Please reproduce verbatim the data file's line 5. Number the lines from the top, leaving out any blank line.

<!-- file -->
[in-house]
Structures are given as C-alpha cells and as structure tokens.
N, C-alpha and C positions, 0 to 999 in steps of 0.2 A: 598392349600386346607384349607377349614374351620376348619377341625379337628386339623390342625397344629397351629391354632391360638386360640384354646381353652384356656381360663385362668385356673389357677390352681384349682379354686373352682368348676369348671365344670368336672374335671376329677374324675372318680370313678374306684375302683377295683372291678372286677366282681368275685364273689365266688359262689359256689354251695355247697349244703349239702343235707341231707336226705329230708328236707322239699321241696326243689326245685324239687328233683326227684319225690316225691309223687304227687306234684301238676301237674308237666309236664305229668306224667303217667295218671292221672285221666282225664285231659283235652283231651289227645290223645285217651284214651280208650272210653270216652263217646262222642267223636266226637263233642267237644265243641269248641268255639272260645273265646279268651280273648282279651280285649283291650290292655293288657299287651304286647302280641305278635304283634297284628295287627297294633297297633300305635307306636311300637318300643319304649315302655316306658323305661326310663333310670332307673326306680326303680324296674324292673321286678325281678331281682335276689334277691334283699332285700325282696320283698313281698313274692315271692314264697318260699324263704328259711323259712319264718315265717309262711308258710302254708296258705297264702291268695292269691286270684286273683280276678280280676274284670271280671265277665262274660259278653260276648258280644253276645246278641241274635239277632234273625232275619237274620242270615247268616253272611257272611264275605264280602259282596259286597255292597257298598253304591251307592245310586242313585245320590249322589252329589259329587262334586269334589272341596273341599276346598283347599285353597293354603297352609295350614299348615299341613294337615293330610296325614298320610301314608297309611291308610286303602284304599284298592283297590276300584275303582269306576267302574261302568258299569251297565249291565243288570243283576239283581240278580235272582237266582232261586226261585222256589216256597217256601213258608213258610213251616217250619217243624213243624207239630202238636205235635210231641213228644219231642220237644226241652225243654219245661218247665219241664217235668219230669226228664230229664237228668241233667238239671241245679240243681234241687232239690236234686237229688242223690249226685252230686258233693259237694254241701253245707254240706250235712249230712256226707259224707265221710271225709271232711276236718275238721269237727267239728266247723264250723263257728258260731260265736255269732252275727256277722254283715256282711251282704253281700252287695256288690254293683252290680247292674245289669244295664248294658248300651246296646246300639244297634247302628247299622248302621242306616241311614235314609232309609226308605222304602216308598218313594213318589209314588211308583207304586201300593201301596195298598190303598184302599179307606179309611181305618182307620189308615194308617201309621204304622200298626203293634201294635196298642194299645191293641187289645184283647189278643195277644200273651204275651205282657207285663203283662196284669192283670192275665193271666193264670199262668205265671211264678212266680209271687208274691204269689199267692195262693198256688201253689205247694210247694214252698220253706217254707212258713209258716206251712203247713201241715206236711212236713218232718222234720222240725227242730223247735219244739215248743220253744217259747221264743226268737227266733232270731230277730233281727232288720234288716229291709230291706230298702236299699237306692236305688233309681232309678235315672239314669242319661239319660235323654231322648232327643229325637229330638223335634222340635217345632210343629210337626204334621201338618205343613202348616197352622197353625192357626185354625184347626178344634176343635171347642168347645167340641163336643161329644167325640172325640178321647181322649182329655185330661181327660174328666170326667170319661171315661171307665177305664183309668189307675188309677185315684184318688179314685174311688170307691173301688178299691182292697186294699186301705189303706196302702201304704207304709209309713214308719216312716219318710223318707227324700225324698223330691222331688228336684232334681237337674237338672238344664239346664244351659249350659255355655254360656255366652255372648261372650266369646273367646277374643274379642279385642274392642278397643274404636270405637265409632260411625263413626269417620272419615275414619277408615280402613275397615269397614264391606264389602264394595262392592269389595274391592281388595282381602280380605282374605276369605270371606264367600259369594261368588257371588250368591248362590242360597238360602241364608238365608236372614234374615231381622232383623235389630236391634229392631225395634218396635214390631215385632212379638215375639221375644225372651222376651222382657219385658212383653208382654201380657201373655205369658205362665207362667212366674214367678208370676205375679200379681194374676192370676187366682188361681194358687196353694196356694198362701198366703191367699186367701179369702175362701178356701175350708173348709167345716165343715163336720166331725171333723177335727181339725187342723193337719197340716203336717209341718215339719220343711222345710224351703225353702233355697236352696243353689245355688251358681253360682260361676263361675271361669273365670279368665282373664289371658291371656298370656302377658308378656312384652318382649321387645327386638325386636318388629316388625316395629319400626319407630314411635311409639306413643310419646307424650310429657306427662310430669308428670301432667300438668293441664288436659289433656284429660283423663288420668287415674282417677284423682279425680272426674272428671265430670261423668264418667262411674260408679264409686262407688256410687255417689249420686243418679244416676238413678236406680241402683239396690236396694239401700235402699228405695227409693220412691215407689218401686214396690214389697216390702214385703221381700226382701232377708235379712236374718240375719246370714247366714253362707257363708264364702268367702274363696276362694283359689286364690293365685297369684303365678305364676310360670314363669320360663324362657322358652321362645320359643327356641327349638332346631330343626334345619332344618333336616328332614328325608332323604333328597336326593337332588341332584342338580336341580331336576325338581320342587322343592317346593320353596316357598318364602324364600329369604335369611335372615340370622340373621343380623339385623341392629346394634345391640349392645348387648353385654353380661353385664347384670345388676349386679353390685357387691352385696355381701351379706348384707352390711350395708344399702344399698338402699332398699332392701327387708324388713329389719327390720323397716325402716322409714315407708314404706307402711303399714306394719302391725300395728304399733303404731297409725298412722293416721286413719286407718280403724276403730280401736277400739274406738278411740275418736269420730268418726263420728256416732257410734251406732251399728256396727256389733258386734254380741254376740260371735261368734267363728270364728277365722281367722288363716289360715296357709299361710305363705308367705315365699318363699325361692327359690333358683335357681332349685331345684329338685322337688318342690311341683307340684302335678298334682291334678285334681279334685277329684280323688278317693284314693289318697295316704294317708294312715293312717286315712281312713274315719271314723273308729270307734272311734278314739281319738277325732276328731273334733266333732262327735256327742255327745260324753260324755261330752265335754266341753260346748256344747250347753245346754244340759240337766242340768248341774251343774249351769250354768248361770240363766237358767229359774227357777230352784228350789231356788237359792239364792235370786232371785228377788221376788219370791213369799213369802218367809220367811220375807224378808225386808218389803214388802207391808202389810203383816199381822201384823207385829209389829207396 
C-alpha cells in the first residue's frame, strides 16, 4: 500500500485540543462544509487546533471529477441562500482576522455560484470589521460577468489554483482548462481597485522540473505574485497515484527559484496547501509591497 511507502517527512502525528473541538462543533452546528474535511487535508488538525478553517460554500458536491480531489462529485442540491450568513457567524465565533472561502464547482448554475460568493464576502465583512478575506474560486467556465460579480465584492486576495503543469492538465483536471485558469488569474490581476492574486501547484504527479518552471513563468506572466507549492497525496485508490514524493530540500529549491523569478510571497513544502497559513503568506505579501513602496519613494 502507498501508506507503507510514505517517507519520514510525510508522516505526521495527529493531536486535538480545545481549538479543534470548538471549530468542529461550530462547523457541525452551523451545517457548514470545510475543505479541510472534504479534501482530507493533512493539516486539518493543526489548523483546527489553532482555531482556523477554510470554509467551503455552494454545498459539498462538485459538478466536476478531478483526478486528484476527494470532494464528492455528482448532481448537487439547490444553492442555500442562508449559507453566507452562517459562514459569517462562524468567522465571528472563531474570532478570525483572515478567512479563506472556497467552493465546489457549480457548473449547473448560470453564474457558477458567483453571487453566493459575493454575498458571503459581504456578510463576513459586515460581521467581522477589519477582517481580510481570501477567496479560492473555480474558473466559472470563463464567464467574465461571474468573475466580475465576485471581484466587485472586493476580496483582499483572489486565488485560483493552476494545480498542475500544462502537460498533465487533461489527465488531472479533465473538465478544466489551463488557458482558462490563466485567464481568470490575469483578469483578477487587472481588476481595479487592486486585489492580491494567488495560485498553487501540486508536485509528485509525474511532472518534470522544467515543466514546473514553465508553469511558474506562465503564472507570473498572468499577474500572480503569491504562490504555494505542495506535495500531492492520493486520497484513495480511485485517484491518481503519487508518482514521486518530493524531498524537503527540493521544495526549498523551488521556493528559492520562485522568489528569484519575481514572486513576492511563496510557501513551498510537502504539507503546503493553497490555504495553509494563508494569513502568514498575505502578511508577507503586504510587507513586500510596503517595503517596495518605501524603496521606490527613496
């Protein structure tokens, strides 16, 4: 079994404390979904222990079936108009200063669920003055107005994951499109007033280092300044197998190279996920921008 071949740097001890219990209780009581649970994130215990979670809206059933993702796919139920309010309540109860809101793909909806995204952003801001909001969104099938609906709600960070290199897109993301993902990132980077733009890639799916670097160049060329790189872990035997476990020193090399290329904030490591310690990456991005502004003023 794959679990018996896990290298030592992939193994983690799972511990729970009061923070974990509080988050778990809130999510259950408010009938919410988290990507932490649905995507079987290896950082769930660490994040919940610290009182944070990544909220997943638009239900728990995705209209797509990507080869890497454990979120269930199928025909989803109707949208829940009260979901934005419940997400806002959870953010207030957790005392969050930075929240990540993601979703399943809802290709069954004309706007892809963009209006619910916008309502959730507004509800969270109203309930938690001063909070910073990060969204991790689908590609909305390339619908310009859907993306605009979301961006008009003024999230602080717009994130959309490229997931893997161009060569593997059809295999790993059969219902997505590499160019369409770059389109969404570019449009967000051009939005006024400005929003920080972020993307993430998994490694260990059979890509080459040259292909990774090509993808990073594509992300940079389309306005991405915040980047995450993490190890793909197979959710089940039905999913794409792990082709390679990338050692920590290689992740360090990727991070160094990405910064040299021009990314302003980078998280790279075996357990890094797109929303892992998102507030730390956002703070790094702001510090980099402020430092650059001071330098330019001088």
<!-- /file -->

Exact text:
């Protein structure tokens, strides 16, 4: 079994404390979904222990079936108009200063669920003055107005994951499109007033280092300044197998190279996920921008 071949740097001890219990209780009581649970994130215990979670809206059933993702796919139920309010309540109860809101793909909806995204952003801001909001969104099938609906709600960070290199897109993301993902990132980077733009890639799916670097160049060329790189872990035997476990020193090399290329904030490591310690990456991005502004003023 794959679990018996896990290298030592992939193994983690799972511990729970009061923070974990509080988050778990809130999510259950408010009938919410988290990507932490649905995507079987290896950082769930660490994040919940610290009182944070990544909220997943638009239900728990995705209209797509990507080869890497454990979120269930199928025909989803109707949208829940009260979901934005419940997400806002959870953010207030957790005392969050930075929240990540993601979703399943809802290709069954004309706007892809963009209006619910916008309502959730507004509800969270109203309930938690001063909070910073990060969204991790689908590609909305390339619908310009859907993306605009979301961006008009003024999230602080717009994130959309490229997931893997161009060569593997059809295999790993059969219902997505590499160019369409770059389109969404570019449009967000051009939005006024400005929003920080972020993307993430998994490694260990059979890509080459040259292909990774090509993808990073594509992300940079389309306005991405915040980047995450993490190890793909197979959710089940039905999913794409792990082709390679990338050692920590290689992740360090990727991070160094990405910064040299021009990314302003980078998280790279075996357990890094797109929303892992998102507030730390956002703070790094702001510090980099402020430092650059001071330098330019001088």